2007 World Cup: A Dominant, A Champion Like No Other > Cricket News, cricinfo, mobilecric, cricbuzz, livescore and more

Cricket news - World Cup 2007: A dominant champion like no other

With the 2007 title, Australia made it a hat-trick of World Cup wins, stamping their authority on that era of the sport

In the build-up to the 2019 World Cup, Cricbuzz is publishing an eleven-part series to reminisce every bygone edition. In this ninth instalment, middle-order mainstay Michael Hussey, a victorious member of the 2007 World Cup, talks about his side's ruthless campaign, celebrating the win in the final twice, Adam Gilchrist's heroic innings and more.

Four years after mauling India in the 2003 World Cup final, Australia returned older, wiser and stronger to take their domination to another level, winning all 11 games to clinch the trophy for a record third time. All of which belied some concerns going into the tournament, which arose when they were whitewashed 3-0 in New Zealand just one month before the World Cup started...

Michael Hussey: It was pretty much a second string team (in New Zealand). Yes, we were disappointed to lose but still played pretty decent cricket over there. We knew we were going to get some big name players back into the team. Once we arrived in the West Indies for the World Cup, we were a little bit on the edge. So we made sure we went in as hard as we could in the practice games.

I remember one against England in particular we played really well. Everyone was playing as close to their best as they possibly could. We really hit the ground running in the tournament. Obviously the games against Scotland and the Netherlands we were expected to win but we still had to go out and do the job. But our confidence had already been sort of built up by the lead-up games.

After beating both Scotland and the Netherlands by more than 200 runs, Australia came up against South Africa in their final group game. This was their first meeting after the famous 438-run chase the year before, and for a brief period it looked like history might repeat itself with South Africa cruising towards a target of 378.

Hussey: We had a great rivalry against them. We obviously had good wins against lower teams but this was our chance against a proper top flight team just to see where we were at. It was a fantastic game of cricket. It could have gone either way in the end but a couple of little things went our way and we were happy to get over the line. I think the one that turned it our way was the run out of AB de Villiers. It might have been Shane Watson right on the boundary, dived, saved one, picked the ball up and threw it back in and ran out de Villiers (with a direct hit). Once we got him, I thought we got a little bit comfortable.

Australia went on to win the game by 84 runs, taking them into the Super Eights in confident mood. But the tournament was marred by the shocking demise of Pakistan coach Bob Woolmer shortly after the Asian side's exit. Quite dramatically, India had also made an early departure.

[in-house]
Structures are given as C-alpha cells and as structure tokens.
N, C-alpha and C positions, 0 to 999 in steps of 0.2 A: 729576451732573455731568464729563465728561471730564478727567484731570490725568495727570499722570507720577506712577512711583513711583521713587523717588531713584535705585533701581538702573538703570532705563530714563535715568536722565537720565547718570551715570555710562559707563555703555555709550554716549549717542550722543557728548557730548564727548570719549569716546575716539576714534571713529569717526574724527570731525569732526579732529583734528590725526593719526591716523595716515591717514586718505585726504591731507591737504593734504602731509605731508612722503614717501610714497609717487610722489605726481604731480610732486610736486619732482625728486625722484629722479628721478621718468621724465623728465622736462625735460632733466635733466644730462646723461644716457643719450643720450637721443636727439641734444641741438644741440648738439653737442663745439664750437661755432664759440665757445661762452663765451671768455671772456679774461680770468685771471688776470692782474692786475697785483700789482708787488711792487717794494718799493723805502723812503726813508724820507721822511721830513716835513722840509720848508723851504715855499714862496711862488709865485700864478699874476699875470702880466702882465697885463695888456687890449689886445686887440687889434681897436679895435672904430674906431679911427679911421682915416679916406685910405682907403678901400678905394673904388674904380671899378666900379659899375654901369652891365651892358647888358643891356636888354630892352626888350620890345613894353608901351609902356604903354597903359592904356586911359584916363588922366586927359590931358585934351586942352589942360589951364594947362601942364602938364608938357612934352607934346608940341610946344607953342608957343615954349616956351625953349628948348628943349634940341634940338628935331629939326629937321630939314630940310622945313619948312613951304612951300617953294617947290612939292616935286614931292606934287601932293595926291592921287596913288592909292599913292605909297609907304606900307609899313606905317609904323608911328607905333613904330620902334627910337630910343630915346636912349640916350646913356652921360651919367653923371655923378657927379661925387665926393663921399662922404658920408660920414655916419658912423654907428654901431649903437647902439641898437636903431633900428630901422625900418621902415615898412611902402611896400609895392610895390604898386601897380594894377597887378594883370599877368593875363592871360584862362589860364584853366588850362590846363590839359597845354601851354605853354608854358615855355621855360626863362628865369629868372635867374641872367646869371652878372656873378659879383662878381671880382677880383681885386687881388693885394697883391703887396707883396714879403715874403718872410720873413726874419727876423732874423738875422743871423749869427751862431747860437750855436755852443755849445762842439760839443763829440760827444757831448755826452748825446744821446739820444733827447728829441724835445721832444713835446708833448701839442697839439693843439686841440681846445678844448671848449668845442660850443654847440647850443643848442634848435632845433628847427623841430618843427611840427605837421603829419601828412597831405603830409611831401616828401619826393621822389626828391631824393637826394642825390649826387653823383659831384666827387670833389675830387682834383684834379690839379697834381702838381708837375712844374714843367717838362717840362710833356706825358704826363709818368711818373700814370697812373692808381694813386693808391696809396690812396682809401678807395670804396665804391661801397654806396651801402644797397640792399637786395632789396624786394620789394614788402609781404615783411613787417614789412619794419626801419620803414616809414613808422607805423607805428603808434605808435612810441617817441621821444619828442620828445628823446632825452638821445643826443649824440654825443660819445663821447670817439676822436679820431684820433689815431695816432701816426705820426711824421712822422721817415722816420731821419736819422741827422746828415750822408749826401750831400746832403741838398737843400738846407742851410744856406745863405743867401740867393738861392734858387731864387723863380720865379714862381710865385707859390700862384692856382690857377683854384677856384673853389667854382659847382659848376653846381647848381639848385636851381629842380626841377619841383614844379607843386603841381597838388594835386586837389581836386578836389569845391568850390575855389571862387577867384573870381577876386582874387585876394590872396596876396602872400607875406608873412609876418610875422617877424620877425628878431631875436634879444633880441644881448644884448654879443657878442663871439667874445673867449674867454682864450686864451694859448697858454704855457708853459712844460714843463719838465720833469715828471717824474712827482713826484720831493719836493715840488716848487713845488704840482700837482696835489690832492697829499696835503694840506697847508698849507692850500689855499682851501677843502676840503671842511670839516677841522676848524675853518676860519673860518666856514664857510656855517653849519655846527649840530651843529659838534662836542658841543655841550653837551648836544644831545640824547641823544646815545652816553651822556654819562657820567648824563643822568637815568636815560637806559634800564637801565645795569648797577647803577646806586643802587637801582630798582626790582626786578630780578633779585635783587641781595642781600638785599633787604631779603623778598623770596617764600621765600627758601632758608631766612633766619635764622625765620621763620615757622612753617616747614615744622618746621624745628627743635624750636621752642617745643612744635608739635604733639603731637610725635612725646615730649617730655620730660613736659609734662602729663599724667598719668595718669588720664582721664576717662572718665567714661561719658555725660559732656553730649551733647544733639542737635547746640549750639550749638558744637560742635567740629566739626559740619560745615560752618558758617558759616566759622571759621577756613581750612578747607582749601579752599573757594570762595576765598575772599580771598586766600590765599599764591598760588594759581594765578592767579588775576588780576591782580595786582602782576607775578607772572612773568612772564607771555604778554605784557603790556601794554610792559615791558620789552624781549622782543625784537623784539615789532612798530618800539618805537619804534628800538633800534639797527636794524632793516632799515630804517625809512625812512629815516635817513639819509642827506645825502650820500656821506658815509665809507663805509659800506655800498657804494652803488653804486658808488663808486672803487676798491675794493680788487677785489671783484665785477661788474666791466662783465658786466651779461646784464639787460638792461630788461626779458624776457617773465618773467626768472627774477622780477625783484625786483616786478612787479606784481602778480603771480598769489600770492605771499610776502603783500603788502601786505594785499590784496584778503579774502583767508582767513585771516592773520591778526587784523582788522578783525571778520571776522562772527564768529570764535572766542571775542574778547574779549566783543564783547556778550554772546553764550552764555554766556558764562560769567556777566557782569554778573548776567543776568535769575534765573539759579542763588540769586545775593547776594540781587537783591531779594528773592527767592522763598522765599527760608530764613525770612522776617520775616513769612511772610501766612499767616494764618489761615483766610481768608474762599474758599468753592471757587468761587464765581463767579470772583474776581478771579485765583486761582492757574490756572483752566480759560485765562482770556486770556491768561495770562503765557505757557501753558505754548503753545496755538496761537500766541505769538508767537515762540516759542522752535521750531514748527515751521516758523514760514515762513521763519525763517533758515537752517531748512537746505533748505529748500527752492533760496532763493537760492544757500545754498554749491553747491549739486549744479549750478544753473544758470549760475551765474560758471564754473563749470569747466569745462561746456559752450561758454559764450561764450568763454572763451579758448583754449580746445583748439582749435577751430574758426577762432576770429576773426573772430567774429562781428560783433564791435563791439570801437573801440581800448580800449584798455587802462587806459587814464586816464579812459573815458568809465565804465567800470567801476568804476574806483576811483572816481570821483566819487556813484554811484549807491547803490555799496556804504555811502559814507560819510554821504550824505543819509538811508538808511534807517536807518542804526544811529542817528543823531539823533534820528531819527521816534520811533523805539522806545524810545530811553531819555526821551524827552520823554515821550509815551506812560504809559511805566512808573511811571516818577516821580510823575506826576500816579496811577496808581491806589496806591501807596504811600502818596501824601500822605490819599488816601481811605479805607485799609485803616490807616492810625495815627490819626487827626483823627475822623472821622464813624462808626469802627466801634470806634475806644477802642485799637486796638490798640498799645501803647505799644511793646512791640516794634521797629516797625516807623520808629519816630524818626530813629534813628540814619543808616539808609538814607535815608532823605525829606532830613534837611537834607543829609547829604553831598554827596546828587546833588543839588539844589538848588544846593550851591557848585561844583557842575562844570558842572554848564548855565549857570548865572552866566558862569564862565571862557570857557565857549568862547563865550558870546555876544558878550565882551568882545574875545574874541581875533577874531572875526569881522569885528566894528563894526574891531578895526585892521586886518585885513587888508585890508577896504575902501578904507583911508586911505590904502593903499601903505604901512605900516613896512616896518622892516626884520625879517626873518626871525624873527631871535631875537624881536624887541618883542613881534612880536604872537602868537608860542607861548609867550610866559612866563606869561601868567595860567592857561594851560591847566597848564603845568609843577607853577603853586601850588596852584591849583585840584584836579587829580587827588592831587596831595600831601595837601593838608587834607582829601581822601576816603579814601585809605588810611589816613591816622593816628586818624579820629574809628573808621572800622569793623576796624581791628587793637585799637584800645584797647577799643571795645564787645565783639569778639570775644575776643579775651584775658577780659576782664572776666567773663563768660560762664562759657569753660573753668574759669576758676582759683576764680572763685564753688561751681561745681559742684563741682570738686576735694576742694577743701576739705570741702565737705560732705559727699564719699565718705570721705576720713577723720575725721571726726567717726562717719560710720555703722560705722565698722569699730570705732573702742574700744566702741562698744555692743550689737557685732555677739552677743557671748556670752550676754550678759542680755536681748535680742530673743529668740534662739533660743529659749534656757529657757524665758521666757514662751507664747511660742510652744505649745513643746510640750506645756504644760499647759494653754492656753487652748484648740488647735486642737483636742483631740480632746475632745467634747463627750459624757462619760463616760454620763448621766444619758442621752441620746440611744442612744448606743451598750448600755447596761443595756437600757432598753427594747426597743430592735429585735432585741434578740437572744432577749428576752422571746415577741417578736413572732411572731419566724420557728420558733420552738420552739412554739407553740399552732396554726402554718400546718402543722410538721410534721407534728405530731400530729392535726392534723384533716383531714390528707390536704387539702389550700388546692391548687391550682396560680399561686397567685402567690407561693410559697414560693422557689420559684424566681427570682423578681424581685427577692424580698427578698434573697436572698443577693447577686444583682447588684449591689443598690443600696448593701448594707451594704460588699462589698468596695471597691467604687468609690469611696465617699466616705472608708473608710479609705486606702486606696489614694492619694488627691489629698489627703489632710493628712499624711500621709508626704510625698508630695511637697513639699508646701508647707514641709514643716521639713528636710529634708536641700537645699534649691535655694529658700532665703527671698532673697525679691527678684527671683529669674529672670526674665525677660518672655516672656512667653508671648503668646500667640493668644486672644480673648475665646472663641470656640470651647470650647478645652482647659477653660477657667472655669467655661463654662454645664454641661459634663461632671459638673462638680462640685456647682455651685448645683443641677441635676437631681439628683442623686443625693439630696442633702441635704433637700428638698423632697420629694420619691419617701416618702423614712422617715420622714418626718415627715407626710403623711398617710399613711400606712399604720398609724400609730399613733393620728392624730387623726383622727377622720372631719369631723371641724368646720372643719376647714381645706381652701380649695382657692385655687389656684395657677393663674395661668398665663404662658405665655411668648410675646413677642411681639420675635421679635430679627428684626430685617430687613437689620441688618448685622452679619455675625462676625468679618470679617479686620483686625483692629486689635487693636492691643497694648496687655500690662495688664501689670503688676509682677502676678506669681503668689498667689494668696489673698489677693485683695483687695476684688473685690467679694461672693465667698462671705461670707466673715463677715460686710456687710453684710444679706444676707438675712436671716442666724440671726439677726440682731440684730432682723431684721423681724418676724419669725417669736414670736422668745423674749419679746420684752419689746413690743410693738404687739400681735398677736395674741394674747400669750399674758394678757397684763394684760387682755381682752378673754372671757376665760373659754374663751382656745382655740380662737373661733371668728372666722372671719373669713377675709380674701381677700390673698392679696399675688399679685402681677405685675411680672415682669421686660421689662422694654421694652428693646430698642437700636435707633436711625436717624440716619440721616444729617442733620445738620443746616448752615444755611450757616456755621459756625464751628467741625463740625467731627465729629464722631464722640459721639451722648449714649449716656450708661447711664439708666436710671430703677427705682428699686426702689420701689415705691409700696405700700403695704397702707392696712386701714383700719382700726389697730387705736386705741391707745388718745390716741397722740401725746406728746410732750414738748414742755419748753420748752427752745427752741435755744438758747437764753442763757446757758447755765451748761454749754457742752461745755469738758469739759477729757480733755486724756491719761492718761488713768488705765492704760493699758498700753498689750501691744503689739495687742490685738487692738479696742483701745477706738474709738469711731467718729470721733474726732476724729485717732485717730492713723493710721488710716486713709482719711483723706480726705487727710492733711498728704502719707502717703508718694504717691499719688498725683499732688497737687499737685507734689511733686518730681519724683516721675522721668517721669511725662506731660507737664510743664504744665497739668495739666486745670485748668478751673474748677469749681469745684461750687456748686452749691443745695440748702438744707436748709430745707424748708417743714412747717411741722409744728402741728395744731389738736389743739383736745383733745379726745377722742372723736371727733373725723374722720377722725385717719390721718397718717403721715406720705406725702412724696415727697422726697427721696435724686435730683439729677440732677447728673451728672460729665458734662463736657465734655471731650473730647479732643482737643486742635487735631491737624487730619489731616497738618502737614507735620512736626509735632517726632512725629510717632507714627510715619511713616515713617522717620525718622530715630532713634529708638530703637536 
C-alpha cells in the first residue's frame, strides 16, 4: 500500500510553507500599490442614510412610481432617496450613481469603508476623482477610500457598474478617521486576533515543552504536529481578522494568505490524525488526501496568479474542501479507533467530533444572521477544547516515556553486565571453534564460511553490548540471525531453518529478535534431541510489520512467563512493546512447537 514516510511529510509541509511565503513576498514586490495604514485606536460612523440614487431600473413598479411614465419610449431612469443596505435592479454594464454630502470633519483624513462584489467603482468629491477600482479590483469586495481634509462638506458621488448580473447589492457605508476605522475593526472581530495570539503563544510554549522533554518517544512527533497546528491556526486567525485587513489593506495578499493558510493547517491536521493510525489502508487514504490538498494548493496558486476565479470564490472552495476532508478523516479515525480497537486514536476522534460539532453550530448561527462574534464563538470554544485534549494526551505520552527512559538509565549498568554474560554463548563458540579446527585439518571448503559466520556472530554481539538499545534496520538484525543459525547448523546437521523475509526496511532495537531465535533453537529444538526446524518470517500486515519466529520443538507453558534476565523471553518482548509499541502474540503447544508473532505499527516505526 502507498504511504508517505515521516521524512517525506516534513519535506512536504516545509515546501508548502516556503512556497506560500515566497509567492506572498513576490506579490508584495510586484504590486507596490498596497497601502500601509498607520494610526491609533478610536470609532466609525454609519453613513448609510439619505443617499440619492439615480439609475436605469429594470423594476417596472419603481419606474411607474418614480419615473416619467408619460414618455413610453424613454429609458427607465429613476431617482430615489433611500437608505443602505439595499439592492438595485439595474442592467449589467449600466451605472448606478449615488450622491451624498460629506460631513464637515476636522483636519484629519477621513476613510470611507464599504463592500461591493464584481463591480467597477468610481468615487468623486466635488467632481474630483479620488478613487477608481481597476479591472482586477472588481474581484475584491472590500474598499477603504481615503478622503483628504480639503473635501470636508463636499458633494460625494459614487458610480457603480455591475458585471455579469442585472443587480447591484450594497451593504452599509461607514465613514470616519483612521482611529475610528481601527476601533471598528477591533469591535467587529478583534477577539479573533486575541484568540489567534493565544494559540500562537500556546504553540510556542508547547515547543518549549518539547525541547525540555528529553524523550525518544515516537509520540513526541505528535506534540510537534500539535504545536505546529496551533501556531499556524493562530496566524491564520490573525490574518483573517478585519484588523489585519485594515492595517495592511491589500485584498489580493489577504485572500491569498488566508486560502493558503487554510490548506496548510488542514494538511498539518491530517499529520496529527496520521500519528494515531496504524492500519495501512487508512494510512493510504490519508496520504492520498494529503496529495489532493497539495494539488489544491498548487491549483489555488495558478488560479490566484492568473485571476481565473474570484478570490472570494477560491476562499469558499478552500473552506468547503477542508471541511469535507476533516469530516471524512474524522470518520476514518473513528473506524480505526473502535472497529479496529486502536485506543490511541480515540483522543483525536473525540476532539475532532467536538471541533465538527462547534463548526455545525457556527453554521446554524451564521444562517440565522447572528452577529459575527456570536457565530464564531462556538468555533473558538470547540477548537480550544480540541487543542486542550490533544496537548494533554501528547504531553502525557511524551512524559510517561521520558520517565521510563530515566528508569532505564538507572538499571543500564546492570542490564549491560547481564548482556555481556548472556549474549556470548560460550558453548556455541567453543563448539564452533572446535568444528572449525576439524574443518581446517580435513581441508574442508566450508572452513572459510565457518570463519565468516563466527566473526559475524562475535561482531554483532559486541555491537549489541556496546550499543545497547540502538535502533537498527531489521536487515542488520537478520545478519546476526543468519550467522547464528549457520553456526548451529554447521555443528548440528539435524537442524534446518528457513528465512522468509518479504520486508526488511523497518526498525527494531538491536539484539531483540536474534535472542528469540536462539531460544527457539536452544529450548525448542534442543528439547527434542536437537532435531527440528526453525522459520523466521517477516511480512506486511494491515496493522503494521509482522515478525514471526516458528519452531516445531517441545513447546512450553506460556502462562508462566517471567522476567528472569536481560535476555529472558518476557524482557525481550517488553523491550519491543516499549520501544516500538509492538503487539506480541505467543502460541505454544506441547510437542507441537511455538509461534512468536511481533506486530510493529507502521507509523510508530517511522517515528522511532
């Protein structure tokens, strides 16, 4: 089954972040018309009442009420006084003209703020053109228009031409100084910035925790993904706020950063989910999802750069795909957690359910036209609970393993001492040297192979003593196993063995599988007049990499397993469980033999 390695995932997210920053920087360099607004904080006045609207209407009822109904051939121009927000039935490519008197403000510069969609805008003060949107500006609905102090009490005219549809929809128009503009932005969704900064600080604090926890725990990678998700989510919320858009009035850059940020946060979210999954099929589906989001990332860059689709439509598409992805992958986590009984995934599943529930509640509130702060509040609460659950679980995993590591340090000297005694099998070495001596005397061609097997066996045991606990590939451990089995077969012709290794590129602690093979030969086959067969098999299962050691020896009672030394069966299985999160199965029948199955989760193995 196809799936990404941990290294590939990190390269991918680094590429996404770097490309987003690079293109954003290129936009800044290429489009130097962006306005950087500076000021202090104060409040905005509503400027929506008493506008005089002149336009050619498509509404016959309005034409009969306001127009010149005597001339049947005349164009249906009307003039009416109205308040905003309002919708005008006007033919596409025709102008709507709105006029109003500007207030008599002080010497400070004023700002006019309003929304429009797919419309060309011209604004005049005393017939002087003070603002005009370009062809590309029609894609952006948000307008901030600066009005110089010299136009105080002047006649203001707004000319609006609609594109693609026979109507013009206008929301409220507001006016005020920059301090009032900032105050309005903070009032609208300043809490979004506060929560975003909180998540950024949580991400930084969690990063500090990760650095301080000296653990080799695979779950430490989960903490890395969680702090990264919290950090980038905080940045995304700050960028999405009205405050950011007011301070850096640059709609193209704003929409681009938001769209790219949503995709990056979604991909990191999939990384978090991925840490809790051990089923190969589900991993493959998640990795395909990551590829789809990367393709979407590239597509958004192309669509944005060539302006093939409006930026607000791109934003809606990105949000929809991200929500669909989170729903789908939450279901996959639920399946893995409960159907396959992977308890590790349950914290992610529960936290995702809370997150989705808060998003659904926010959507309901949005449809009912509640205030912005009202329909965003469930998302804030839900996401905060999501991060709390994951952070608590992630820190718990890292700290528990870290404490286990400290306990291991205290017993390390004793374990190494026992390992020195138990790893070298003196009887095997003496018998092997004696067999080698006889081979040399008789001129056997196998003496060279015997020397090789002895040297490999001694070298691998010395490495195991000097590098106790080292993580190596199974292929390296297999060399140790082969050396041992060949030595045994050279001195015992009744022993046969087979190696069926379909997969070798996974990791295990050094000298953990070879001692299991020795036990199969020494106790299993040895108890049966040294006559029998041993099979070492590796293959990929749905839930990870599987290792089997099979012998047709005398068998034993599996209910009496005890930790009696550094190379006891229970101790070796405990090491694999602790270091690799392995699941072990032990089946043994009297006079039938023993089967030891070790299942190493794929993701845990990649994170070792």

Hussey: I didn't know Bob Woolmer personally but we were just absolutely shocked and I guess..... I'm not sure anger is the right word but we couldn't believe what we were seeing. How could this be happening at a Cricket World Cup? It was just disbelief really. Probably a lot of emotions: shock, disbelief, anger and then hurt really for the team and plus his family as well.

We expected India to go pretty deep in the tournament. With the calibre of players they had it was unbelievable to see them go out earlier. Obviously, we just felt there must be something going on behind closed doors. But again, a crazy thing to be thinking that India didn't go through.

Australia continued raking up big wins one after the other in the Super Eights. The games were so one-sided that Hussey hardly had any opportunities to come in at number 6 and make an impact.

Hussey: I think it was a good thing because the guys above me were batting so well. I was just making sure I trained really well, prepared myself so whatever my team required in any situation that I would be ready to try and play that. Sometimes it meant just throwing my wicket away at the end of the innings going for the big shots. It didn't really pan out to be a great World Cup for me personally but it didn't bother me at all because the team had the ultimate success and that's what it was all about.

Towards the end of the Super Eights stage, which saw Australia win all six of their games to top the table, Shaun Tait came to the fore. The speedster blew teams away and finished with a tournament tally of 23. He wasn't even supposed to be in the playing XI as per the original script.

Hussey: He was one of the big reasons why we were able to go all the way. We lost Brett Lee on that tour of New Zealand just before the World Cup started. He was obviously one of the great one-day bowlers in the game that time. I guess we were lucky to have someone like Tait who could bowl the same sort of pace as Brett but we weren't sure if he would have the same control and the wicket-taking ability. He stepped up to the plate magnificently. He was very well supported by the coaching staff and the captain. They gave him a very clear role, they gave him a lot of backing and trust and I think Tait really thrived on that. We certainly saw the best of him in the tournament.